Commentary

Ronald Jordan
Traders Magazine Online News

Understanding Your Data is No Longer Optional

In this contributed article from Global Markets Advisory Group, the advisory discusses the importance of data and how organizations should augment existing skill sets and capabilities to add a data-focused perspective to their operating fabric.

Traders Poll

Do you expect SEC Chairman Jay Clayton to push for regulation in the cryptocurrency issuance and trading markets?

Yes

74%

No

5%

The CFTC will push for regulation

21%

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April 1, 1998

Market Makers Have More Time to Implement OATS

By Jeffrey L. Winograd

The Securities and Exchange Commission approved a new schedule for the Order Audit Trail System (OATS), giving market makers the extra time they said is necessary for compliance.

OATS, an electronic system designed to gather up to 25 trade details, was proposed as part of Nasdaq's agreement to more aggressively police its members in the wake of price-fixing allegations.

On March 1, 1999, electronic orders received by market makers or electronic communications networks must be reported to OATS.

All electronic orders must be reported to OATS by August 1999, and all non-electronic orders, or manual orders, must be reported to OATS no later than July 31, 2000.

On August 7 this year, all computer-assissted clocks must be synchronized for OATS compliance, while all mechanical clocks must be synchronized by July 1, 1999.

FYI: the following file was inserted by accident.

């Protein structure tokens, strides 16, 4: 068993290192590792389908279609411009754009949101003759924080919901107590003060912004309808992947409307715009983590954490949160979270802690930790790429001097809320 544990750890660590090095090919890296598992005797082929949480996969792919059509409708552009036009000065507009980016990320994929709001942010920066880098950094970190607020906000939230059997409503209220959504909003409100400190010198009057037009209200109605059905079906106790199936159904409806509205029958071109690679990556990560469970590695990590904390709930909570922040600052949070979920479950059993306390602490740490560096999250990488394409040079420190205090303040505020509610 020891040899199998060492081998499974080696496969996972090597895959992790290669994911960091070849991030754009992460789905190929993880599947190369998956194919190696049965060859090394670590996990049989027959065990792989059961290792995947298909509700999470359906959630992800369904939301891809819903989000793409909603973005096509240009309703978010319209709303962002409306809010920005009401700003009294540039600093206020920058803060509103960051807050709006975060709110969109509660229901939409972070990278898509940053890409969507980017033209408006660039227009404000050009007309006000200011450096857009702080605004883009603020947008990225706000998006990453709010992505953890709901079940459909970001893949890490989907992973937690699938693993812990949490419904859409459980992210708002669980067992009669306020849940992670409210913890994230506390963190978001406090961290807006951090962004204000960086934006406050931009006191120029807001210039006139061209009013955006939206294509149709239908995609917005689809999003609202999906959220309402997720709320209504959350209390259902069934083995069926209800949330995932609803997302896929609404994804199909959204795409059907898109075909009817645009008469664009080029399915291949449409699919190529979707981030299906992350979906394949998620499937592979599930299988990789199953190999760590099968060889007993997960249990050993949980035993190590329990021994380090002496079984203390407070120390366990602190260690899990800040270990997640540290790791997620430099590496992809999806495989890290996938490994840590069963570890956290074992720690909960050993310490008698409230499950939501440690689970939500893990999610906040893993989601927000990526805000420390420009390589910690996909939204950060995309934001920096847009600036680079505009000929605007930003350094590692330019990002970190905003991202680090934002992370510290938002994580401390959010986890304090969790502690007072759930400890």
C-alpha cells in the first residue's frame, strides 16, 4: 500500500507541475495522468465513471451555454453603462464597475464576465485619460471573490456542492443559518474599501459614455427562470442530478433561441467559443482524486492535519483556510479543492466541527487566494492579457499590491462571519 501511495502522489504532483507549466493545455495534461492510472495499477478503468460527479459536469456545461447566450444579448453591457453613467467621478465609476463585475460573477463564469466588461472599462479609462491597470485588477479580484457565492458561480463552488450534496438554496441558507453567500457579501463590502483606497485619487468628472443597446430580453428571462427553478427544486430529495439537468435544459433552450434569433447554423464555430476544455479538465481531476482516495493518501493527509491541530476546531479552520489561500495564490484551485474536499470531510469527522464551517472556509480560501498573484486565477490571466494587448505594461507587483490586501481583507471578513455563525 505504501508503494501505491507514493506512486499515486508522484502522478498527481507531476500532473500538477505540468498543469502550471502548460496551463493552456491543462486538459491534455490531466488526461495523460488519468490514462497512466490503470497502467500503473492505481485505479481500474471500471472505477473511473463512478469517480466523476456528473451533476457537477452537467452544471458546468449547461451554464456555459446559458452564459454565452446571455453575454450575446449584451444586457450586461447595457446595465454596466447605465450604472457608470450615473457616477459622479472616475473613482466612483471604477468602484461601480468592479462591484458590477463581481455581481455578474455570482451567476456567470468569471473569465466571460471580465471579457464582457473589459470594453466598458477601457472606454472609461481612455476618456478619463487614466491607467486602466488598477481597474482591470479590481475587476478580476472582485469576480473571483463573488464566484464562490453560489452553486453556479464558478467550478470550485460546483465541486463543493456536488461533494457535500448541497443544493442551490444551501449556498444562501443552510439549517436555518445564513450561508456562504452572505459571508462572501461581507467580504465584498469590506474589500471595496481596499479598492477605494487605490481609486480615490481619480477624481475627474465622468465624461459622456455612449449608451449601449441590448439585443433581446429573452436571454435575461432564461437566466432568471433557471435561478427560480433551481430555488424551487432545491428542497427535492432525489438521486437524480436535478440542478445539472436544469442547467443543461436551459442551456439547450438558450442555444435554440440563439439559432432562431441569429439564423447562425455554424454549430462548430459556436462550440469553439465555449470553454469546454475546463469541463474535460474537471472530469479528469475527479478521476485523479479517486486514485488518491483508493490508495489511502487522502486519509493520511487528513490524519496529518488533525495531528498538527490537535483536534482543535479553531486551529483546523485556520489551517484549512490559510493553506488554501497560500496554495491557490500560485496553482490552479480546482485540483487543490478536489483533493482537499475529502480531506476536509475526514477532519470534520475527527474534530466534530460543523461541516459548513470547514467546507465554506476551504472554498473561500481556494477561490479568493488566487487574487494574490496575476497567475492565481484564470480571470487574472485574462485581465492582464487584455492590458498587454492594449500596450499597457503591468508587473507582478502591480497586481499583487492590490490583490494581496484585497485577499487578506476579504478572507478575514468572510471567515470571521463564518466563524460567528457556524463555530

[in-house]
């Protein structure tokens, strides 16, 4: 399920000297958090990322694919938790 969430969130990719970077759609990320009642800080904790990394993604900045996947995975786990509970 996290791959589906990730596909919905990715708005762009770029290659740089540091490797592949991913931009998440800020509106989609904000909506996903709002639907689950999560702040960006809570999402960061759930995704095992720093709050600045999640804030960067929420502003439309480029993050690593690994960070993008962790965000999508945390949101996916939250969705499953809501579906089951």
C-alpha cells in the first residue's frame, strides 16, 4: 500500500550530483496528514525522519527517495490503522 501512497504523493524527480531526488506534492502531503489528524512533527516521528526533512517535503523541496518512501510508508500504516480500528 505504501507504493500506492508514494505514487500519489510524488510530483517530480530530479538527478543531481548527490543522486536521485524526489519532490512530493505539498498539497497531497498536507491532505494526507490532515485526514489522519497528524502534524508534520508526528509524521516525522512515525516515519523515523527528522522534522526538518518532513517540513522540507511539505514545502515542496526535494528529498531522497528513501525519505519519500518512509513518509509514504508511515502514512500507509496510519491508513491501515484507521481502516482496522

The National Association of Securities Dealers said its NASD Regulation subsidiary will use data collected via OATS with data currently reported through the Automated Confirmation Transaction Service and through Nasdaq to substantially improve its operation.

The NASD said OATS will be an "integrated audit trail of quotation, transaction and order data, greatly enhancing NASD Regulation's surveillance and examination capabilities."

OATS was formally proposed in a filing with the SEC last summer. The new OATS schedule was introduced under prodding by market makers and the Security Industry Association's OATS Ad Hoc Committee.

The group argued it would have been impossible to provide most of the proposed components by an earlier start-up date for those orders currently captured in an automated system.

At a meeting in March last year, members of the OATS committee expressed its concern to SEC staffers present.